The Ravens aren’t yet roosting at M&T Bank Stadium, but the ravens are. Two of the team’s feathered namesakes have been seen perched atop a light tower there — a first, apparently, for the clever birds who, by nature, eschew city life.
Yet there the ravens were, sitting on a metal column 25 feet above seat level on the southeast side of the stadium as bicyclist Eddie Smith passed by.
“I looked up, saw them and thought, ‘By golly, those are ravens. This is newsworthy,‘” said Smith, 63, a longtime birder from southwest Baltimore.
He recognized their rasping call and, camera in hand, photographed the pair, posting the picture June 20 on a Maryland birding site. Result?
“I got two ‘Wows,' two ‘Loves’ and two ‘Likes,‘” Smith said. “If I’d made an incorrect ID, I would have heard about it.”
The next day, Smith returned to the site and photographed an apparent fledgling raven balanced on a construction walkway near the light towers. Then, outside the stadium, high up in a nook in a structural support column, he spied two adults, flitting in and out of the cranny as if tending a nest.
“The hole is maybe 150 feet up and unreachable by any mammal. I don’t even think you could free climb it,” Smith said.
That ravens are known cliff nesters suggests they may be raising a brood there, he said — and on Ravens turf at that. But why downtown, far from their more familiar digs in rugged Western Maryland?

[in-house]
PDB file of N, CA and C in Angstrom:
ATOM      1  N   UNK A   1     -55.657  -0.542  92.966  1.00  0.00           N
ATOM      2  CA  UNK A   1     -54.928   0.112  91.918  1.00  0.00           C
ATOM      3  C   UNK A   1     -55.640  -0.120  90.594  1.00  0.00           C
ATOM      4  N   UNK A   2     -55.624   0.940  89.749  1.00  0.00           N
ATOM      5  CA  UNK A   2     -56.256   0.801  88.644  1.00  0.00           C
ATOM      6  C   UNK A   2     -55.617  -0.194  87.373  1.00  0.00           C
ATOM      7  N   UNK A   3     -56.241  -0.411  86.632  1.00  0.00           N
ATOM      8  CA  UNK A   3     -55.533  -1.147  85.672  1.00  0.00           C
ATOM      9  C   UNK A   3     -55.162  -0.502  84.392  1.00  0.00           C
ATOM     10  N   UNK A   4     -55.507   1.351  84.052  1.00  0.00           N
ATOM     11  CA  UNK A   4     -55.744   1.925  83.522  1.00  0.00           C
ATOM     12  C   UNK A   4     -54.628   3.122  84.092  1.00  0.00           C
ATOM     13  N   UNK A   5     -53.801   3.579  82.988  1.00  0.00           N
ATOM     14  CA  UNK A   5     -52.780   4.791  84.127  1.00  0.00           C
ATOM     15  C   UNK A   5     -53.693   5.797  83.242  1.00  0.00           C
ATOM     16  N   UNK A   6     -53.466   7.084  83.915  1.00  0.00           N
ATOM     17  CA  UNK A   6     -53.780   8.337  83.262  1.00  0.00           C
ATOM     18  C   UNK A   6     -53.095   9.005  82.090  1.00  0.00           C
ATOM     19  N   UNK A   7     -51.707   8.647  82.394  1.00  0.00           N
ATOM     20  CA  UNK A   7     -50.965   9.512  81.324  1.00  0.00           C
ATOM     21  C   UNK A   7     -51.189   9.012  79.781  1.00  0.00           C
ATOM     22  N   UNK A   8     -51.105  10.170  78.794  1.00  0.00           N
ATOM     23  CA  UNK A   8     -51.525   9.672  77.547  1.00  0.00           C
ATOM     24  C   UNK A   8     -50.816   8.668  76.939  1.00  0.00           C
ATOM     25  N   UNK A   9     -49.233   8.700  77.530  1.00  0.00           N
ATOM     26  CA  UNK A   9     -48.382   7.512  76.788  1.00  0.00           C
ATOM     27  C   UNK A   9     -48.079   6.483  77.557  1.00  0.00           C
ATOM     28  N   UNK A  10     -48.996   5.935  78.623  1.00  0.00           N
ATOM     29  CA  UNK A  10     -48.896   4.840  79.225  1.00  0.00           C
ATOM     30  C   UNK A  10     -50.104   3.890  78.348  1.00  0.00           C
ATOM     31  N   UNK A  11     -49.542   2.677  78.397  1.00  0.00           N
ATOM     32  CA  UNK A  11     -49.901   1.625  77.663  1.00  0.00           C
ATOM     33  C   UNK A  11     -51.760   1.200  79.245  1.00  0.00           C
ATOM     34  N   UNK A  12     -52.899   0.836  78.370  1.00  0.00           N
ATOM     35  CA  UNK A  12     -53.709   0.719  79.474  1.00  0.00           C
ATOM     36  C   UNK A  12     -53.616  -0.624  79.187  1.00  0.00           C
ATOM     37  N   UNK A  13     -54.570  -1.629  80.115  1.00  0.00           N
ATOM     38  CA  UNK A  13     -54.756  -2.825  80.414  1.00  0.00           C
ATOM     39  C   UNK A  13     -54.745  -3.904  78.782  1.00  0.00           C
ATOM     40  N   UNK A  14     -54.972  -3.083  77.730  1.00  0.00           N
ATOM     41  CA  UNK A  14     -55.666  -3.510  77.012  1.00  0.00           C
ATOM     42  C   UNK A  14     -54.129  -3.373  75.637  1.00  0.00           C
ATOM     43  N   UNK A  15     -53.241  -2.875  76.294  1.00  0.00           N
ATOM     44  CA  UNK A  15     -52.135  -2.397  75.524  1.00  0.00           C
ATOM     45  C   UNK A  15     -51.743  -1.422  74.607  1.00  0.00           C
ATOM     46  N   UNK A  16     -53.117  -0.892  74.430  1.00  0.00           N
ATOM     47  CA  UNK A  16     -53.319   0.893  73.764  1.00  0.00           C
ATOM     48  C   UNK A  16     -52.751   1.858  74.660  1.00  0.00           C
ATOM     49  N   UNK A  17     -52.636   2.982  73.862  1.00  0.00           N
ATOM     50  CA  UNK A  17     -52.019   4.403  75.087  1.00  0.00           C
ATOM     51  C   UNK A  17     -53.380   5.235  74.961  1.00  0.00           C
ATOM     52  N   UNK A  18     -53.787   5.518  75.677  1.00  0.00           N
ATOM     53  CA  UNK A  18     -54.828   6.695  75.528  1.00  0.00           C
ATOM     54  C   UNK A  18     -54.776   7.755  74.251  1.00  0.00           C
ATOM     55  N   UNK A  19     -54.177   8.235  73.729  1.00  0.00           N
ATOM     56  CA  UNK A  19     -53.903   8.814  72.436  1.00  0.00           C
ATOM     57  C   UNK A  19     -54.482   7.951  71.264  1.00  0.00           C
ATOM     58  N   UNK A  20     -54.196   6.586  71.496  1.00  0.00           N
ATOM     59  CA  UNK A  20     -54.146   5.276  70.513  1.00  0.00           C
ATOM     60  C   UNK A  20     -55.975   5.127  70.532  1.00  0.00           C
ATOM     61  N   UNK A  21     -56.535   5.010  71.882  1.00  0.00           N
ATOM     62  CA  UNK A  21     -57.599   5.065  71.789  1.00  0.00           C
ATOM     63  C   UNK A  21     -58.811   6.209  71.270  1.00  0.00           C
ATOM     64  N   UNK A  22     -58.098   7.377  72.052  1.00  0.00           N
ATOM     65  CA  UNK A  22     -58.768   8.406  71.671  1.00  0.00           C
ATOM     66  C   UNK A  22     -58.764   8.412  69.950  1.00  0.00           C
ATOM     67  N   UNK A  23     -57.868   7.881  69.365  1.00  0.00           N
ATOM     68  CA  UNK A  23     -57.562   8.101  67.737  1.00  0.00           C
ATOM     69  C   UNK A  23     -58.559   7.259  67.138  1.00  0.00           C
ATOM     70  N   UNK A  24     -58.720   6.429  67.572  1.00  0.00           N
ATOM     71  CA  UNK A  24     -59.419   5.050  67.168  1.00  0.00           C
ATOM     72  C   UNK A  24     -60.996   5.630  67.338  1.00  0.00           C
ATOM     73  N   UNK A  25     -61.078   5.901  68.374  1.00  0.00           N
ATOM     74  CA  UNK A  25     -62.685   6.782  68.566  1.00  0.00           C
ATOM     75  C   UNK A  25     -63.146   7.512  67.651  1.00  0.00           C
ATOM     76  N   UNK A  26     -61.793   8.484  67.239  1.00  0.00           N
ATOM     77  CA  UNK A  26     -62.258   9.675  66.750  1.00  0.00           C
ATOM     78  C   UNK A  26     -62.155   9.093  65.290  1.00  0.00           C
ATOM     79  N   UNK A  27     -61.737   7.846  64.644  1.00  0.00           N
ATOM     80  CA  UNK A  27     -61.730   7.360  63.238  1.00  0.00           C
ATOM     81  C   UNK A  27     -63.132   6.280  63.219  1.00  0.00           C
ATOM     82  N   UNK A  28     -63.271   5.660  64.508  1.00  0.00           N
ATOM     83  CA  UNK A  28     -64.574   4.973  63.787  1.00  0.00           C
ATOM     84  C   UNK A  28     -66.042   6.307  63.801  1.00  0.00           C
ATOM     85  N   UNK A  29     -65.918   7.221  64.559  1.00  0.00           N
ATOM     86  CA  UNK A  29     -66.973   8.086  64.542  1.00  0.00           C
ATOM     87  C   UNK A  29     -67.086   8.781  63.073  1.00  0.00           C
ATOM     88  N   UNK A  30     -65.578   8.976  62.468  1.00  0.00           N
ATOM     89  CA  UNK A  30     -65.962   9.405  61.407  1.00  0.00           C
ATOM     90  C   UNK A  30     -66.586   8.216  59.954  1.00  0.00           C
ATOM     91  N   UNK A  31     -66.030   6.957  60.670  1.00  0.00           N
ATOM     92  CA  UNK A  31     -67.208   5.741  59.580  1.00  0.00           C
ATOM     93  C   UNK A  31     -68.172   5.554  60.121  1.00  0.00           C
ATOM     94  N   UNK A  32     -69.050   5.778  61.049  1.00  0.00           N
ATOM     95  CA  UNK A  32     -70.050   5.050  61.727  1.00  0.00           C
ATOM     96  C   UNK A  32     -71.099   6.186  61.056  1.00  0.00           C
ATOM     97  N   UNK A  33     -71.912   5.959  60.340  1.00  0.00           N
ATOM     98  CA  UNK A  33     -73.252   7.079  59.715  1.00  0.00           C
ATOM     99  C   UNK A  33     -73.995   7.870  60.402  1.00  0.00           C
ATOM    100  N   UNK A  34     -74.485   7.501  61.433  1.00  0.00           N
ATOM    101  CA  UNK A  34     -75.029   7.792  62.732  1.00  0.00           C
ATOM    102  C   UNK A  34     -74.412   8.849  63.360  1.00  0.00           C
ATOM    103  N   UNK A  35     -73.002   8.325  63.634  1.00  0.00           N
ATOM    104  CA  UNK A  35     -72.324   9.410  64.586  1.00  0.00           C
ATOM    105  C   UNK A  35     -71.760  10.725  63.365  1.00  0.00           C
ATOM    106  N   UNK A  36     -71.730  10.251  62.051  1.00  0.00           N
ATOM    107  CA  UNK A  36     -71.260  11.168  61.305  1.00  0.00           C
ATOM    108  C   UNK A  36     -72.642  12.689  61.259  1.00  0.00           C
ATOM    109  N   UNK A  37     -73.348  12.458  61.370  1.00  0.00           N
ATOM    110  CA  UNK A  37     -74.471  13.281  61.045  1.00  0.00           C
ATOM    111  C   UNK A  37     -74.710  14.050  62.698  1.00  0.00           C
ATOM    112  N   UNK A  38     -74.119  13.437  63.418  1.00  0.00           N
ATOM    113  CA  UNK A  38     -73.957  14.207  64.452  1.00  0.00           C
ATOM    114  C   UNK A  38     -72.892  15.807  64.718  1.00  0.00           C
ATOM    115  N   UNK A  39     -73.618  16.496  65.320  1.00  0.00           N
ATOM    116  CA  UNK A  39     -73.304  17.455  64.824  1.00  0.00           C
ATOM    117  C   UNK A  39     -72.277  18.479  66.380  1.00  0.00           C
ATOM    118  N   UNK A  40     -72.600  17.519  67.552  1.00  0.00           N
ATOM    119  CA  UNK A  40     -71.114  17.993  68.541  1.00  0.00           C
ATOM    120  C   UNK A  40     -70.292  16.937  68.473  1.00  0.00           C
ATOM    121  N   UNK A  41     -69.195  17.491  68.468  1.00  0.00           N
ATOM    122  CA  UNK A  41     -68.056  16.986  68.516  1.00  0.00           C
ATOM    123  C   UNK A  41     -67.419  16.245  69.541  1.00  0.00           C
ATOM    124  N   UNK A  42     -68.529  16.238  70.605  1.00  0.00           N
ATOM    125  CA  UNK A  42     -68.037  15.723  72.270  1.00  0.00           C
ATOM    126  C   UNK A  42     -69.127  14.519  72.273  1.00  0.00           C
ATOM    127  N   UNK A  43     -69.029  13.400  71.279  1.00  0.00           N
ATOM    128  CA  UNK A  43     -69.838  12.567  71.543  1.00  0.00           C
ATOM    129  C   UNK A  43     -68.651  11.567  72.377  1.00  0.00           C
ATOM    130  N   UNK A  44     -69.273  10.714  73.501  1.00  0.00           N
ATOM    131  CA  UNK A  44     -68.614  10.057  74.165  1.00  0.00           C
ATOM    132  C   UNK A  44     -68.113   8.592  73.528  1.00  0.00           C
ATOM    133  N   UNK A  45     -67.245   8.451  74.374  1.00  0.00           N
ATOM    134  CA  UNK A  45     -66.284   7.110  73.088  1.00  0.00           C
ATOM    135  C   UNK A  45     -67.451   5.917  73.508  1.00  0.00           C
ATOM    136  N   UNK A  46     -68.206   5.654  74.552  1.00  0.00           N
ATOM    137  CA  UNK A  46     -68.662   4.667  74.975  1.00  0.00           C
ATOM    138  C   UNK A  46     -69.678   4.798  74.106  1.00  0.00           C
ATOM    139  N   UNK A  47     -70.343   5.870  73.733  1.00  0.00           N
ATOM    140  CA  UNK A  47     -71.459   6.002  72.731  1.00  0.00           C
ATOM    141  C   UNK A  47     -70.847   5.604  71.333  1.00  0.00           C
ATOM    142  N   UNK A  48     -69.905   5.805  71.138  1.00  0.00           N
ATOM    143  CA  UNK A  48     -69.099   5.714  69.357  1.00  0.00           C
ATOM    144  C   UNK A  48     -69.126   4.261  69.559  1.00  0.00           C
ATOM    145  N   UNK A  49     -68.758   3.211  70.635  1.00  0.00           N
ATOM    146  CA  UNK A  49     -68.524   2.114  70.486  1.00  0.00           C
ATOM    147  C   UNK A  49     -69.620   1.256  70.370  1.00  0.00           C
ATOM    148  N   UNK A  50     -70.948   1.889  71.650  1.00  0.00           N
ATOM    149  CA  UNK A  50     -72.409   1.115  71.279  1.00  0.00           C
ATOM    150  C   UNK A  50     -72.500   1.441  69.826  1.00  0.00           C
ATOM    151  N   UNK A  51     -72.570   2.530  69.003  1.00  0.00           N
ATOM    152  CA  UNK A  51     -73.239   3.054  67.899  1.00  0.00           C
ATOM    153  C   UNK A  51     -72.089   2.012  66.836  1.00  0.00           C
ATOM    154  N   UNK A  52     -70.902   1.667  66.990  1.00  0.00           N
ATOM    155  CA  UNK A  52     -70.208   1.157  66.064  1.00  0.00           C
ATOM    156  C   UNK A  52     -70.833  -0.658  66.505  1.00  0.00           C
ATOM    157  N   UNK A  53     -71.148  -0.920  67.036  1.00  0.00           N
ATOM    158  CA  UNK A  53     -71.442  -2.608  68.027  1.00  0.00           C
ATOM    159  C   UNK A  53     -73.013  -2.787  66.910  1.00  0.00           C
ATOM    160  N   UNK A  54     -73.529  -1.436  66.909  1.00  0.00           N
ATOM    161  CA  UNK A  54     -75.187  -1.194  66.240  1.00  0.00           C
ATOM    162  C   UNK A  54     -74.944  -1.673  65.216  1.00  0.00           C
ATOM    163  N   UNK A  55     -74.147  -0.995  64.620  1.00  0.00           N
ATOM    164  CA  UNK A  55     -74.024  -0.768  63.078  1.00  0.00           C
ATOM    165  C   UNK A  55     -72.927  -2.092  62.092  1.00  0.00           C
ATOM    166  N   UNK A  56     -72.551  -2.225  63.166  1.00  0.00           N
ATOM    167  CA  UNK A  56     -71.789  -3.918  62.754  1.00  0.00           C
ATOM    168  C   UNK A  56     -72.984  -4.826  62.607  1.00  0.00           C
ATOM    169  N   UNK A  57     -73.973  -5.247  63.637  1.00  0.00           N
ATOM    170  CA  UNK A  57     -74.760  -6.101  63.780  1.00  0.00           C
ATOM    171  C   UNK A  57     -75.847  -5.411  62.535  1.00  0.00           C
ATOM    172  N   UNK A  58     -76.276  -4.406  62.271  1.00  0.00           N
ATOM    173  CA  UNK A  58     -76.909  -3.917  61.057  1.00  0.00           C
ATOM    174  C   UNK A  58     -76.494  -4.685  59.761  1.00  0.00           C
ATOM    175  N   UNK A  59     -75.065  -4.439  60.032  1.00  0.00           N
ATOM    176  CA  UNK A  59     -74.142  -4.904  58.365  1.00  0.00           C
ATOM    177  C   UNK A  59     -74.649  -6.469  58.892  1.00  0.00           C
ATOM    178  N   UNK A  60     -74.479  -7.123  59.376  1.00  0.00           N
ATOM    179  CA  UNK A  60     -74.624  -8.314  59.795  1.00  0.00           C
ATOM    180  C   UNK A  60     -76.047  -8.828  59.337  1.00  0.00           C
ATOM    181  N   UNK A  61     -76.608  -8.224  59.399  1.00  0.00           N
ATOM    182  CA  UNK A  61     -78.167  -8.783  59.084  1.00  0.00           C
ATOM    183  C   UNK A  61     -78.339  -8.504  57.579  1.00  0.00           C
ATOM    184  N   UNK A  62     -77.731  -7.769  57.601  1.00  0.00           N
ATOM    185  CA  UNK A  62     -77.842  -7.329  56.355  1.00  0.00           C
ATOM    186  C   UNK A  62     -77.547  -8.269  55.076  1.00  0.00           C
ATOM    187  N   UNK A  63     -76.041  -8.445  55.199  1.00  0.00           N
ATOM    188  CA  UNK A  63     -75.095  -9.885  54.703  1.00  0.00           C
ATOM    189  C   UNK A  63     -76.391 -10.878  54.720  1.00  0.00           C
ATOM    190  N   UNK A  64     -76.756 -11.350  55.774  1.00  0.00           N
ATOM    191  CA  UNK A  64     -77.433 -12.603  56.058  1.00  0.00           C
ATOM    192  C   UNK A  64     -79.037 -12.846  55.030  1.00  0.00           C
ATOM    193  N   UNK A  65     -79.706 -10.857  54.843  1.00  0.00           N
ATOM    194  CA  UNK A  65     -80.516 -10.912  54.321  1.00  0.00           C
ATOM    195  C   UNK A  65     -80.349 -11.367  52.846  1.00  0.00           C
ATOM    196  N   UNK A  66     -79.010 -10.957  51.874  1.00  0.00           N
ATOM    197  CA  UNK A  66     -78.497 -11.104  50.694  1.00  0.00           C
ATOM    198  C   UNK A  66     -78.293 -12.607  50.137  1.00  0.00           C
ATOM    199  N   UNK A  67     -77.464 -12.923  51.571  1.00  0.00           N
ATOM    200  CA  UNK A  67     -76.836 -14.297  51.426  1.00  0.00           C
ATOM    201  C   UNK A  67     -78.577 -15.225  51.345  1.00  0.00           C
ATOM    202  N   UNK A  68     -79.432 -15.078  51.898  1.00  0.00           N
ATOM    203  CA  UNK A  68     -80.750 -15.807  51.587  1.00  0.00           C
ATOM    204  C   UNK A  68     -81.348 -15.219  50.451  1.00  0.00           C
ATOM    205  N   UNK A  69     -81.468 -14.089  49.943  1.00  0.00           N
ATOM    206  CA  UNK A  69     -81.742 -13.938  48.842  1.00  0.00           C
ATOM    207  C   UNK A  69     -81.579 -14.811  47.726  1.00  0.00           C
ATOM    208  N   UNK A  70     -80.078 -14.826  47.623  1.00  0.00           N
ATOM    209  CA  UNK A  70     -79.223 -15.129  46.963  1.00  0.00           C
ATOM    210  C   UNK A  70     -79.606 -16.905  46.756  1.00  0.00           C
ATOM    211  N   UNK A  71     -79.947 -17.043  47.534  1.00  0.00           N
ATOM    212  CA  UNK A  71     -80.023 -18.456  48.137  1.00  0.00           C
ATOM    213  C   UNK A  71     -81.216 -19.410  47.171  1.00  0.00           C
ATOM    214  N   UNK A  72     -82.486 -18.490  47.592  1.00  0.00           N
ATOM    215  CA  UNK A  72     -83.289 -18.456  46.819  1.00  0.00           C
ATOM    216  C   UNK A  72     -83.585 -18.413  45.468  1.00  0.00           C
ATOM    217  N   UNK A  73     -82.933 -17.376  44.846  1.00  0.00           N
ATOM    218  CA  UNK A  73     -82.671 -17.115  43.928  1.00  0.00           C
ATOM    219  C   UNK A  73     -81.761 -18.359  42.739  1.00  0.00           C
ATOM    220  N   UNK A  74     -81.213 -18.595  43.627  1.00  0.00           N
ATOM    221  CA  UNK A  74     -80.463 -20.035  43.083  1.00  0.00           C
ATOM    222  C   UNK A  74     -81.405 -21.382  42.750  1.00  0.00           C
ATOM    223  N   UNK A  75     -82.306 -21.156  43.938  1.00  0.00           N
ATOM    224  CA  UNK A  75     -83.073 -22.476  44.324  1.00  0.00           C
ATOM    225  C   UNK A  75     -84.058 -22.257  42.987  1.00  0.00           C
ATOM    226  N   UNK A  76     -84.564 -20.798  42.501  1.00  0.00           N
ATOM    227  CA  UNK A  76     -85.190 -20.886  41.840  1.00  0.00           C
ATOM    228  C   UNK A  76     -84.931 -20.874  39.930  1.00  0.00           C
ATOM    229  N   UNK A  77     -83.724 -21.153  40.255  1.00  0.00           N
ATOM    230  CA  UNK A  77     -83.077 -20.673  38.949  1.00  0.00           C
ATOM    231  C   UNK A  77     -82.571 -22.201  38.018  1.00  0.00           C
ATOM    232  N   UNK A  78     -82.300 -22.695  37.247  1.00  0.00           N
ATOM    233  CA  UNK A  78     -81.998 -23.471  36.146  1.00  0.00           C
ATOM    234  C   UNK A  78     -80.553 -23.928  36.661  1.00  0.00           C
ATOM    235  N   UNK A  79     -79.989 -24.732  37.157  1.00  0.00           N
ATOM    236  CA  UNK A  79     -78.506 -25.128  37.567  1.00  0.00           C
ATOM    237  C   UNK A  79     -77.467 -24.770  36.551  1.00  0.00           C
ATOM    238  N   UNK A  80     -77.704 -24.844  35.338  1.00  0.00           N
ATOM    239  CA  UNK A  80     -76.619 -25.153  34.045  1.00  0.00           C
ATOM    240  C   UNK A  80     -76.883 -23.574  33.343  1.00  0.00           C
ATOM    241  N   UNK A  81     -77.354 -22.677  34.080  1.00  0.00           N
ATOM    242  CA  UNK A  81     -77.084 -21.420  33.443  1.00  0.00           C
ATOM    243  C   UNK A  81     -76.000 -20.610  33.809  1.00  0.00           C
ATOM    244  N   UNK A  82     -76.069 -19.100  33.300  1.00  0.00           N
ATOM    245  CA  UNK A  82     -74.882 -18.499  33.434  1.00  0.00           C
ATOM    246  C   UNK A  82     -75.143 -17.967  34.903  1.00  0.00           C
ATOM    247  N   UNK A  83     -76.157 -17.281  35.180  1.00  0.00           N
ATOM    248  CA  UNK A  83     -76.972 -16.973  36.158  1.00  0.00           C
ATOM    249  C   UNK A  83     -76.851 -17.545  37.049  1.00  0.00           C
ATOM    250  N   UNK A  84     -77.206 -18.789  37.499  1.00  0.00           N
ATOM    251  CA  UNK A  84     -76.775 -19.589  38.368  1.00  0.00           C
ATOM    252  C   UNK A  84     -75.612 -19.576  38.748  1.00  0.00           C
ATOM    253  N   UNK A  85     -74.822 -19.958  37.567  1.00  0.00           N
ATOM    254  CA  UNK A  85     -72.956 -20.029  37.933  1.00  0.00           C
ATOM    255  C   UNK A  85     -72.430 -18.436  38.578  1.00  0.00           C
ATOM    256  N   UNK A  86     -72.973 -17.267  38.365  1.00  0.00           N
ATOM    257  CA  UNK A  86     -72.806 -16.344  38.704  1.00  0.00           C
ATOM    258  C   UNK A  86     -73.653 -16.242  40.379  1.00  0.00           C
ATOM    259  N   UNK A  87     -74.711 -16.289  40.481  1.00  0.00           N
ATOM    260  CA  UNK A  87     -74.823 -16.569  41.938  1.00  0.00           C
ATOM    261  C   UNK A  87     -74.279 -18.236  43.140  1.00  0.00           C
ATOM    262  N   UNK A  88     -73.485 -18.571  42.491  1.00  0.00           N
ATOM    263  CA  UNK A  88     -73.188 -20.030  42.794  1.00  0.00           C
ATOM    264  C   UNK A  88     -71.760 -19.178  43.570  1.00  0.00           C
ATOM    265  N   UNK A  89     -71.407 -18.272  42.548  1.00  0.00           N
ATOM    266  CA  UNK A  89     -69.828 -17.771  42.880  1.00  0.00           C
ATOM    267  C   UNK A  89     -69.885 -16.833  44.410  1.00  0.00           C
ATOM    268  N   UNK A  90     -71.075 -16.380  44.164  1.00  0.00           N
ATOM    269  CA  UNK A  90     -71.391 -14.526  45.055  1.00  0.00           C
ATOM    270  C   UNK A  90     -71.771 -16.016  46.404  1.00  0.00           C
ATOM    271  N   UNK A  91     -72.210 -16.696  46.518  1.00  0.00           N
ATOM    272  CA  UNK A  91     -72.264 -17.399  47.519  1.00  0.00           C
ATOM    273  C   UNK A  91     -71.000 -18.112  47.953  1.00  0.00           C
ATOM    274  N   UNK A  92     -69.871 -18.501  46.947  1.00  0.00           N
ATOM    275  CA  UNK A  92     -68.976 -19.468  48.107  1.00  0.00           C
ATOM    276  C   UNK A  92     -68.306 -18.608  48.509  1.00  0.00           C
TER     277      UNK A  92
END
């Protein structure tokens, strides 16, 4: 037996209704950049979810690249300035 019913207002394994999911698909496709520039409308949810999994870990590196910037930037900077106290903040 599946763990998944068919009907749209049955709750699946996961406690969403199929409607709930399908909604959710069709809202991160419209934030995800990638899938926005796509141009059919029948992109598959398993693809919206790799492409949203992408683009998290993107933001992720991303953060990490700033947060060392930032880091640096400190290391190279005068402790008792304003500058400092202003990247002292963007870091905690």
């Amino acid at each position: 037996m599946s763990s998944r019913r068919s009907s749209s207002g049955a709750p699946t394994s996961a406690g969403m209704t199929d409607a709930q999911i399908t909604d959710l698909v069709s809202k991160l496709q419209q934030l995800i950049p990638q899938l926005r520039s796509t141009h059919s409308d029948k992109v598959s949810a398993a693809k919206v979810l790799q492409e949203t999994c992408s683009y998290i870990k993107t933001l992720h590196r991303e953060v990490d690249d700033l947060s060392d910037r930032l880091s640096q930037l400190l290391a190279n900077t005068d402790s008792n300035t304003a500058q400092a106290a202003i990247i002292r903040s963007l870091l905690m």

Historically, ravens are wilderness birds, more secretive than their smaller kin the crow, said Kevin Graff, vice president of the Baltimore Bird Club and an expert on their habits.
“Ravens do like isolated, hard-to-get-to places for raising their young, which is why they favor niches high up on cliffs and other almost inaccessible places,” said Graff, 42, of Jarretsville. “But they are spreading east as quarries, high-rise buildings and other man-made places that weren’t here before give them new opportunities.”
A Sun photographer spotted four ravens flying over the stadium in late June and captured one on film.
Ballparks and their networks of girders, ledges, towers and platforms have long been asylums for any number of birds and bats, often to fans’ chagrin. In recent years, pigeons, starlings, grackles and gulls have plagued stadiums in Chicago, Cincinnati, Denver and San Francisco, pestering players and defecating on crowds. But there’ve been no complaints about ravens.
When football resumes, might the birds stick around?
“I can’t guarantee that they will,” Graff said. “If they can get used to the noise and the people, they might very possibly stay in some nook high up in the stadium and continue to raise their young, year after year. It would be quite a treat to have ravens nesting with Ravens!”
A team official declined comment on the birds’ arrival. Graff, for one, hopes they stay.
“I’m not sure what the ravens would think of the [Ravens'] mascots,” he said of Rise and Conquer, the two birds who aren’t true ravens but relatives from the same corvid (crow) family. Should they ever meet — an unlikely scenario — the newcomers could cause a flap and “try to chase [Rise and Conquer] out of town.”
And what of Poe, the six-foot Raven who rouses the crowd? Not to worry, said Graff: “The human mascot in costume would not be an issue.”
For Smith, who pedals daily past the stadium, discovering the ravens was sweet irony. A civil engineer, he helped erect the structure in 1997.
“I don’t follow football, but I did help build the stadium,” he said. “I’m just glad that some rare birds are using something that I worked on.”